Girolamo Frescobaldi and His Music

Girolamo Frescobaldi was born in Ferrara in 1583 and received his early musical education from musicians at the Este ducal court. By 1607 he had moved to Rome, and the following year, after a sojourn in the Spanish Netherlands, he was appointed as organist at St. Peter’s in Rome. Thus at the youthful age of twenty-five, he held what was at the time probably the most prestigious organ position in the Christian world. He remained at this post until his death in 1643, except for a brief stay at the Gonzaga court in Mantua and a longer one with the Medici in Florence. In Rome he also enjoyed the patronage of the leading families, in particular of the Barberini.

Frescobaldi was the first major composer in the history of Western music to concentrate on instrumental music. In quantity his surviving keyboard works far surpass those of any predecessor or contemporary, and encompass virtually every type of keyboard composition known to the period. He was indisputably the most influential composer of keyboard music prior to Johann Sebastian Bach. Composers throughout Europe––Bach included––continued to study his works well into the eighteenth century and beyond (see also The Frescobaldi Legacy). In modern times the highly original language of his music is once again attracting musicians. The twentieth-century composer Béla Bartók adapted some of his works for piano and credited Frescobaldi with having influenced his own compositions.

For many years, knowledge of Frescobaldi’s music was largely based on a series of publications of keyboard music that appeared during the composer’s lifetime or shortly thereafter, here referred to as Frescobaldi Canonical Publications (see Definitions,..). Through more than two centuries since their publication, musicians who were not able to able to acquire them (because they were too expensive or out of print) made their own hand-written copies, and most later editions of his works drew exclusively upon the contents of the canonical publications. Numerous works for voices and/or other instruments were also published during the composer's lifetime, but those seem to have been rapidly forgotten: few if any copies of the original editions and hardly any manuscript copies survive. Not until modern times did new editions of these works––which include madrigals, motets, arie for voices and continuo, and canzonas for instrumental ensemble––become available. They are perhaps not as innovative as his keyboard music, but they have enough to offer to have made their way into the repertories of early music ensembles.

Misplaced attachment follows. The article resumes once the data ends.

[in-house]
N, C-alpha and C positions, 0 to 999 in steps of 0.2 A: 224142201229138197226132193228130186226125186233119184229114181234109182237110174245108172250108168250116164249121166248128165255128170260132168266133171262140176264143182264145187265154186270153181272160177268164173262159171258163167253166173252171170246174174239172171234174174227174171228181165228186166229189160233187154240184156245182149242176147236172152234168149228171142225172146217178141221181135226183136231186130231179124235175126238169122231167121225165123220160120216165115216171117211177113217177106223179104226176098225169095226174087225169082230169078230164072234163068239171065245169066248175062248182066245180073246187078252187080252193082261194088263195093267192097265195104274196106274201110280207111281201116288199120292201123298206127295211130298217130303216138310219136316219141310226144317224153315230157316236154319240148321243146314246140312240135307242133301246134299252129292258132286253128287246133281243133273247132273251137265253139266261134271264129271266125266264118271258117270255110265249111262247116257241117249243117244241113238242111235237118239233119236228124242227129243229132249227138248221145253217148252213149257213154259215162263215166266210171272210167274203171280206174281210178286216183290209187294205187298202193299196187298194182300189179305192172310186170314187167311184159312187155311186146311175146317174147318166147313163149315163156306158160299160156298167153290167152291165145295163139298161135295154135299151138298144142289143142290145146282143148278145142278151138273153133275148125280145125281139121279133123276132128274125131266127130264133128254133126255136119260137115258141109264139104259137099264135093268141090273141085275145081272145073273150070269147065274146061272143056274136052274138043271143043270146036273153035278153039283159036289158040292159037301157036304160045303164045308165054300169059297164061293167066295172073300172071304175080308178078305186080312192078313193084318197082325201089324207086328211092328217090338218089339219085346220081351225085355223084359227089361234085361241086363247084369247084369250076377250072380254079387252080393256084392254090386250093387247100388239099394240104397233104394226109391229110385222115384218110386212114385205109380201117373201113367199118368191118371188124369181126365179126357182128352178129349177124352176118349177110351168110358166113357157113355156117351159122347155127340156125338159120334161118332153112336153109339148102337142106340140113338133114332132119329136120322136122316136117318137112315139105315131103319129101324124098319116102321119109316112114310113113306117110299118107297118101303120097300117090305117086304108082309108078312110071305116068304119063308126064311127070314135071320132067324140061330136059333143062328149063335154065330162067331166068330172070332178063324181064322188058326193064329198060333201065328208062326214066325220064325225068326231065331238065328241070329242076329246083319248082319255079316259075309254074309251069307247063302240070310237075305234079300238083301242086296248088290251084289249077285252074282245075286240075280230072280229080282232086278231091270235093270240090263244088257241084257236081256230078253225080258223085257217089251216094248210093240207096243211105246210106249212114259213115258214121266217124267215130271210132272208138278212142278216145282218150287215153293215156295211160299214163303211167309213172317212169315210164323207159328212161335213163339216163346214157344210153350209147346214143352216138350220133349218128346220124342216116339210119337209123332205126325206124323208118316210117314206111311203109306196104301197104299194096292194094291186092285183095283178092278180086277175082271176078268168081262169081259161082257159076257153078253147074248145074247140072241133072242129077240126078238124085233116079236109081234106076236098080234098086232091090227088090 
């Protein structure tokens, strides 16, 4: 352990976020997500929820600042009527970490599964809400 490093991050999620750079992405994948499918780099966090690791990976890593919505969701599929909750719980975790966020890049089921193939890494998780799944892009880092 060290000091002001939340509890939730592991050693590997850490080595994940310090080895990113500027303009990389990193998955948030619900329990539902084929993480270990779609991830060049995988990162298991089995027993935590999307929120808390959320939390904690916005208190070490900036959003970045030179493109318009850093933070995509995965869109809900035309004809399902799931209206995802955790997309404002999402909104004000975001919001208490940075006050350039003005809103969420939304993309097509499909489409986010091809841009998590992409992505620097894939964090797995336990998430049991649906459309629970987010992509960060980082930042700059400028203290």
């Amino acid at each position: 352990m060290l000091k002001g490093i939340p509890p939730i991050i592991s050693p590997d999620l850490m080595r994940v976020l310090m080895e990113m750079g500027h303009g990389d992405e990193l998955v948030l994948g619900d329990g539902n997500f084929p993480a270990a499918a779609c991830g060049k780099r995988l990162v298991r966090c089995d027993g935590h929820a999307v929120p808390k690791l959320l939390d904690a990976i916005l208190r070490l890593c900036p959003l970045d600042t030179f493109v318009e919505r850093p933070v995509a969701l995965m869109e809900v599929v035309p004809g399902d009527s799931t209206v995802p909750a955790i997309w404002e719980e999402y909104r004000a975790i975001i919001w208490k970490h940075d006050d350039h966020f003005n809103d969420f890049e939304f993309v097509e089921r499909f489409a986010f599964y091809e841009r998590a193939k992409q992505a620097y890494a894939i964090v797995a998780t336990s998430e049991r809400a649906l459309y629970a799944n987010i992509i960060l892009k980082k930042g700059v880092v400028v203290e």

But the terra incognita of the Frescobaldi œuvre, only beginning to be explored in the last half century, is the large body of unpublished keyboard music attributed to his name in European manuscripts. More and more of such pieces have begun to surface in previously unexplored library collections. In fact, the FTCO includes several works that have never before been reported in the Frescobaldi literature, and that remain unpublished. However, the status of many of the manuscript works remains contested. Sometimes the quality of the pieces has been judged not to measure up to that of the published works. Even when they show credible Frescobaldian traits or mannerisms (by no means always the case), they often seem sketchy, simple, or routine, lacking the fecundity of imagination evident in the printed pieces. Does this mean that they are the work of students or imitators, as some suggest, or are they examples of juvenalia or drafts that the composer put aside, as others have proposed? The answer may be one or the other, depending on the piece. Sometimes the manuscript pieces include passages seemingly borrowed from canonical compositions, or alternate versions of entire works, but these pose a similar dilemma: do they present earlier stages of the published works––and thus fascinating glimpses into the composer’s workshop––or are they corrupt copies, if not instances of outright plagiarism? Thanks to the identification of the hand of the composer and some of his assistants (see Annibaldi [1985 and 1990] and Jeanneret [2009]), a significant number of manuscript works are now indeed accepted as authentic. They are––in some instances for the first time––reported as such in this catalogue, thus substantially augmenting the body of his works.

Certain qualities are observable throughout Frescobaldi's music in all its different forms and formats. Some of those qualities have often been noted, including the expressive figuration and audacious progressions, as well as the masterful command of counterpoint. Others have only recently begun to receive attention, such as the ceaseless play with motives, forms, and genres and the irrepressible wit and humor evident, for instance, in the capriccios. A notable characteristic is his fondness of the Ruggiero, encountered in his arie for voices and his ensemble canzoni, as well as in several of the keyboard collections both printed and manuscript, often with the nearby presence of its companion, the Romanesca. The Ruggiero may well represent a tribute to Frescobaldi’s native land of Ferrara and first patrons, the Este family (see Macey [1994]). If so, the Romanesca may represent an homage to the city that became home for most of his life.